Water means money

WAILUKU – The decision on whether Upcountry residents get more county water meters ultimately lies with the county’s fiscal policymakers, acting Department of Water Supply Director Dave Taylor said Wednesday.

“Not to kick the can to you guys, but it’s really a fiscal policy question,” Taylor said during his confirmation hearing before the Maui County Council’s Policy Committee. “Only the council can decide how much this is worth to pursue. We really can’t make that decision for the council.”

Following the recommendation of committee Chairman Riki Hokama, the panel voted 9-0 to recommend adoption of a resolution approving Mayor Alan Arakawa’s appointment of Taylor to head the county’s water department.

On Wednesday, the committee also unanimously recommended approval of John D. Kim as the county’s chief prosecuting attorney. Council members noted that Kim had received universal support during his Jan. 25 confirmation hearing.

Acting Corporation Counsel Pat Wong also had his nomination heard last month, but action on his appointment was deferred then and on Wednesday.

The Policy Committee grilled Taylor on numerous operational and policy questions, including the county’s Upcountry water meter list. That list has more than 2,000 people waiting for water meters, some for at least a decade.

Last fall, dozens of Upcountry residents appealed to the council to purchase a private well in Makawao and/or develop water sources so they could subdivide their properties with family members and build homes.

Council Members Gladys Baisa and Mike White, who hold the Upcountry and Makawao-Haiku-Paia residency seats, respectively, pressed Taylor for answers on how he’d address the Upcountry water meter list.

“I’ve been told in this chamber many times that administration doesn’t make policy, and I should follow the policies of council and not make my own,” Taylor said. “I respect that.”

He said he believed that discussions about reservoirs, tanks, wells and other possible water sources for Upcountry should be set aside to allow frank talks about fiscal equality and paying for the water meters.

County policymakers need to decide first how to pay for Upcountry meters, Taylor said. Options include charging the new users, spreading the costs among general rate payers or seeking support from state and federal governments.

At the beginning of his confirmation hearing, Taylor, the county’s former Wastewater Reclamation Division chief, said he considered it an honor to be appointed as director of the water department.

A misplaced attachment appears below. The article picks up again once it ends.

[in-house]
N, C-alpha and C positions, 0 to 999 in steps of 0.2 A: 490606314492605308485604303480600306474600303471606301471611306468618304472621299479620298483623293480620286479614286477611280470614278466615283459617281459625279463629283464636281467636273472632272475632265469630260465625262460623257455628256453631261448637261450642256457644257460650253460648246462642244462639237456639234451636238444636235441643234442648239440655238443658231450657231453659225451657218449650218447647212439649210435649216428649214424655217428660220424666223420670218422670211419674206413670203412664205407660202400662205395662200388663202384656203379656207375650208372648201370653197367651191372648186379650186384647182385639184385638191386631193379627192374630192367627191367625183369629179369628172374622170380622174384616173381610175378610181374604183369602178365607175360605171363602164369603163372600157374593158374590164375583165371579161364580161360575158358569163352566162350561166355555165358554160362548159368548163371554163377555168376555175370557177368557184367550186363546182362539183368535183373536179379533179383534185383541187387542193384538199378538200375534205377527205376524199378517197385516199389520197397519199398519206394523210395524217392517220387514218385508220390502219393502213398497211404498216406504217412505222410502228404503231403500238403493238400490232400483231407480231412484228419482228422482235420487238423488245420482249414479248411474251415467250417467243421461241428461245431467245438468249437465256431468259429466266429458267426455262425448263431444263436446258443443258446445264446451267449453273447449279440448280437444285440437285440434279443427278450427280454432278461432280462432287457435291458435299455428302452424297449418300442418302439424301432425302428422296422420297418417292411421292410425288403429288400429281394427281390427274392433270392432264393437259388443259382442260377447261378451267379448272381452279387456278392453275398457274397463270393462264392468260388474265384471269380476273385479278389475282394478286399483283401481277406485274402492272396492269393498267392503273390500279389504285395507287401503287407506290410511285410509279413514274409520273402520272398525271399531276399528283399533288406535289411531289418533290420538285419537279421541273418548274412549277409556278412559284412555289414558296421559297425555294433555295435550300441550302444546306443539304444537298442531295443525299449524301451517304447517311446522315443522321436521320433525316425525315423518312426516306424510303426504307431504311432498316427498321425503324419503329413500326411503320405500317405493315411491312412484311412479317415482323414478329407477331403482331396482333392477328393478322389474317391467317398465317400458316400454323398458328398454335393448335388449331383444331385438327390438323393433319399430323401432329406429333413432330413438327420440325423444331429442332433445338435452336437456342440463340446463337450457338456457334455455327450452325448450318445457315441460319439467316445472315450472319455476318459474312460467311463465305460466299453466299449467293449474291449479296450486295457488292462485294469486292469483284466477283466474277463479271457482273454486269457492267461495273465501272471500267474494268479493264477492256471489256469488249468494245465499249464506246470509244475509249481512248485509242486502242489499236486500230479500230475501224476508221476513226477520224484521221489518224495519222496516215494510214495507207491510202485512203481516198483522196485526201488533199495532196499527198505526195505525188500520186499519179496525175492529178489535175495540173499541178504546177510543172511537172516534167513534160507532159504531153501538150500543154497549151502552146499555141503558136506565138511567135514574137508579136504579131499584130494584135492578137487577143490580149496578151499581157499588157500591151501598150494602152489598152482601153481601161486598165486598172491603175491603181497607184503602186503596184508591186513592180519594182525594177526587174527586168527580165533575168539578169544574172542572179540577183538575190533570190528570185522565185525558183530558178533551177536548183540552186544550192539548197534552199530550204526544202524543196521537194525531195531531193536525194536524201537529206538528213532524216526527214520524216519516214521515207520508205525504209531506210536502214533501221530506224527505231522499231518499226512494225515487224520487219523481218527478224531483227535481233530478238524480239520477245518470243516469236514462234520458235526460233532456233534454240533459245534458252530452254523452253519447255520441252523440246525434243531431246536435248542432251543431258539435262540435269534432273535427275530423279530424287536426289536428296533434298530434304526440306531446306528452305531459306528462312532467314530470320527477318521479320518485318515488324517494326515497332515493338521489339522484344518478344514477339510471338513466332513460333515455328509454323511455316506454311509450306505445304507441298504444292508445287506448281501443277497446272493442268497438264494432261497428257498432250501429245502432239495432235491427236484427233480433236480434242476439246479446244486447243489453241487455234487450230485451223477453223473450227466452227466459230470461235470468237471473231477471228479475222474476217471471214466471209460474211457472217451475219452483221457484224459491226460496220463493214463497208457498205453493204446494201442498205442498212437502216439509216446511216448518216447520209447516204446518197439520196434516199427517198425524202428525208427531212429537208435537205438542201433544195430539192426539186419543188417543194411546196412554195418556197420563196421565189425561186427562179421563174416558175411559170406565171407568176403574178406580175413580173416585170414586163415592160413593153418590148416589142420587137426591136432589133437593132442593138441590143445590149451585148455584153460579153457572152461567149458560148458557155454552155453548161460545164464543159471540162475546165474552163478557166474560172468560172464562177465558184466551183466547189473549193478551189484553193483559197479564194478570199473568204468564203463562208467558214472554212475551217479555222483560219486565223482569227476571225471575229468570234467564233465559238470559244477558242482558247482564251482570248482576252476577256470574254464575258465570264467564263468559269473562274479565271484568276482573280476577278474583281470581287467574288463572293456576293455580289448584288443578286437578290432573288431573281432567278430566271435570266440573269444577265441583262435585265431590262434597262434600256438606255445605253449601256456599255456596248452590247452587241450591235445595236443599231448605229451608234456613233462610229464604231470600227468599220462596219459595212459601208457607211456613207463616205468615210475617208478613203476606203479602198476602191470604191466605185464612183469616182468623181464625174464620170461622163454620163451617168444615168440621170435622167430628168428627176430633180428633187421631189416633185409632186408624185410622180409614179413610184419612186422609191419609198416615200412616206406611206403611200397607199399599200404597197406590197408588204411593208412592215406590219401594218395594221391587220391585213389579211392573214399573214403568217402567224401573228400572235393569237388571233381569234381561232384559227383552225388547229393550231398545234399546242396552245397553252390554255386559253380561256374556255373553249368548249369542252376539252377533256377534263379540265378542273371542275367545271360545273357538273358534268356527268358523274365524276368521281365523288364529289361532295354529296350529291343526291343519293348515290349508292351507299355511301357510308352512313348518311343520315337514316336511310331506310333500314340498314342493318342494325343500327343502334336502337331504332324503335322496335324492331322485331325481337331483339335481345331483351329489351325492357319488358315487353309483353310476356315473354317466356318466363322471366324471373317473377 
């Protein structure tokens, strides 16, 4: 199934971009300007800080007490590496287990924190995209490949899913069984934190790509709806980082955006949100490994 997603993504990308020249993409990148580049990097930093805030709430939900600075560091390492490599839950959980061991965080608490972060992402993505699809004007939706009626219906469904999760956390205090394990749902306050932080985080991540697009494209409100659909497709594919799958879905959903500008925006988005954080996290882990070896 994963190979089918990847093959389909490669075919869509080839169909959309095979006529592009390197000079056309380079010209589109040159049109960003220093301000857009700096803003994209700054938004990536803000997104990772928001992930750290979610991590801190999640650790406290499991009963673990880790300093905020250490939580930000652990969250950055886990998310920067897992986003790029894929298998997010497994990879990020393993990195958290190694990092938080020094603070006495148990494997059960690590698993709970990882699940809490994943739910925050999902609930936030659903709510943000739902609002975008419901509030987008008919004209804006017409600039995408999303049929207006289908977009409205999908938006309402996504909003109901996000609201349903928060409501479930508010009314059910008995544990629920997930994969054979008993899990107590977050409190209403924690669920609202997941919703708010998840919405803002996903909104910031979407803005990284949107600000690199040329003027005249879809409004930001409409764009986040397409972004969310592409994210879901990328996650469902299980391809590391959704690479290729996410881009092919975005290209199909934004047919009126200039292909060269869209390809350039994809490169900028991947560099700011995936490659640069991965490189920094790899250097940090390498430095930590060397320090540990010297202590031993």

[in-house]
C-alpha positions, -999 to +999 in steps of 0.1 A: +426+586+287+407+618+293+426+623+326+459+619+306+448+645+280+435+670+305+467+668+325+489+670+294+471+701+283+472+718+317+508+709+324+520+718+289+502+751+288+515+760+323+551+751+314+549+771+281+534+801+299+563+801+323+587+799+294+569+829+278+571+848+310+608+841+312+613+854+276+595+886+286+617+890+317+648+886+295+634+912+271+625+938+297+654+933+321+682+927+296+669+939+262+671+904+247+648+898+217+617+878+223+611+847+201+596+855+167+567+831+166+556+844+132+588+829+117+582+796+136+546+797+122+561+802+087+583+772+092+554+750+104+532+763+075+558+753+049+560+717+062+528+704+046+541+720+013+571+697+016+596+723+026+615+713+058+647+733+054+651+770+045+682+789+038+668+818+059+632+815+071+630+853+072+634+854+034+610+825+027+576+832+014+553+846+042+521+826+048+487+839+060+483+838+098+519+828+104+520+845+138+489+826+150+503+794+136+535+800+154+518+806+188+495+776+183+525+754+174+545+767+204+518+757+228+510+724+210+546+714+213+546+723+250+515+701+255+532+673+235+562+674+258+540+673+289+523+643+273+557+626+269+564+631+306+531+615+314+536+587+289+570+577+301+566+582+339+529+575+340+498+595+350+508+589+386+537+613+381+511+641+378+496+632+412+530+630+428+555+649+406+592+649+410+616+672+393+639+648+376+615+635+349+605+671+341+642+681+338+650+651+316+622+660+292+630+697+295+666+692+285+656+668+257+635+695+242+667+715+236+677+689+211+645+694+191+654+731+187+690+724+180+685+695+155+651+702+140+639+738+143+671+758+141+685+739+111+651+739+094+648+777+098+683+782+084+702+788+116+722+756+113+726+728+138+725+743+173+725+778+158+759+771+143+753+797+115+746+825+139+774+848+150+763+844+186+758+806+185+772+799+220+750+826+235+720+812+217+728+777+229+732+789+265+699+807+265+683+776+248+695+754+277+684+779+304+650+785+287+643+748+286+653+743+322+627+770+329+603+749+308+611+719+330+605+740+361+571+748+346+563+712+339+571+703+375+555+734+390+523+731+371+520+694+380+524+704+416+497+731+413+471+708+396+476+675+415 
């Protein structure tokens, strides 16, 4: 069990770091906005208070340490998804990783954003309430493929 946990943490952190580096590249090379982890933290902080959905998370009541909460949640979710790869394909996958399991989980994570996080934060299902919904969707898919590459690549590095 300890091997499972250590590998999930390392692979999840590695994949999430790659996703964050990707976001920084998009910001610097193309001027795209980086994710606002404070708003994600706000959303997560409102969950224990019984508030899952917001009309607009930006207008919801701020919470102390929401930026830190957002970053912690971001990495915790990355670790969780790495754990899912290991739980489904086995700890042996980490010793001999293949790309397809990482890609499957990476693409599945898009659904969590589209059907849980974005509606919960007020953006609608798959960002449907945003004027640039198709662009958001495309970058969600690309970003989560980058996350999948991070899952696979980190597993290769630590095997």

“The problems we’re facing today are no different than what every county has faced when infrastructure reaches its limits,” he said.

The licensed civil engineer said he believed that the county’s problems could be addressed if officials decided to work together.

“The single biggest challenge is finding an equitable, fiscal rate structure for consumers,” he said.

The fiscal question, Taylor said, is the “key to resolving all infrastructure questions.”

For his part, Taylor said he has assigned his engineers to develop a cost analysis of the Upcountry water meter lists. Staff members have been directed to put every request for a water meter on a map, then place an overlay with the existing water systems and identify what improvements need to be made and estimate the costs.

“This is going to take a long time,” Taylor said of the time needed to go through each water meter request. “I think it’s worth the wait because we have to quantify this problem.

. . . I am absolutely concerned that we don’t have a handle on this.”

Even after costs are estimated, county officials would need to determine what areas can get meters and which of the water meter applicants can even afford to pay for the system improvements.

“Everybody wants a solution tomorrow, and you’re all wanting me to say I have a magical solution, but all I have for us is a standard engineering methodology that will yield results. We’re going to have to follow it,” he said.

At the earliest, a preliminary analysis of the Upcountry water meter list might be ready this summer, Taylor said.

In recommending approval of his appointment, council members said they were satisfied with Taylor’s appearance before the panel and appreciated his candid and straightforward responses.

Baisa said she felt a sense of hope that Taylor was willing to search for answers to the county’s ongoing water issues.

“He understands what he’s walking into,” she said.

Council Member Mike Victorino, chairman of the council’s Water Resources Committee, said he looked forward to working closely with Taylor. “I think he brings a breath of fresh air to the county,” he said.

Council Chairman Danny Mateo said it was “nice” to hear Taylor take on tough questions and not shy away from providing answers.

“There is no quick fix, but at least we can make an attempt,” Mateo said.

Water means money – Mauinews.com | News, Sports, Jobs, Visitor’s Information – The Maui News

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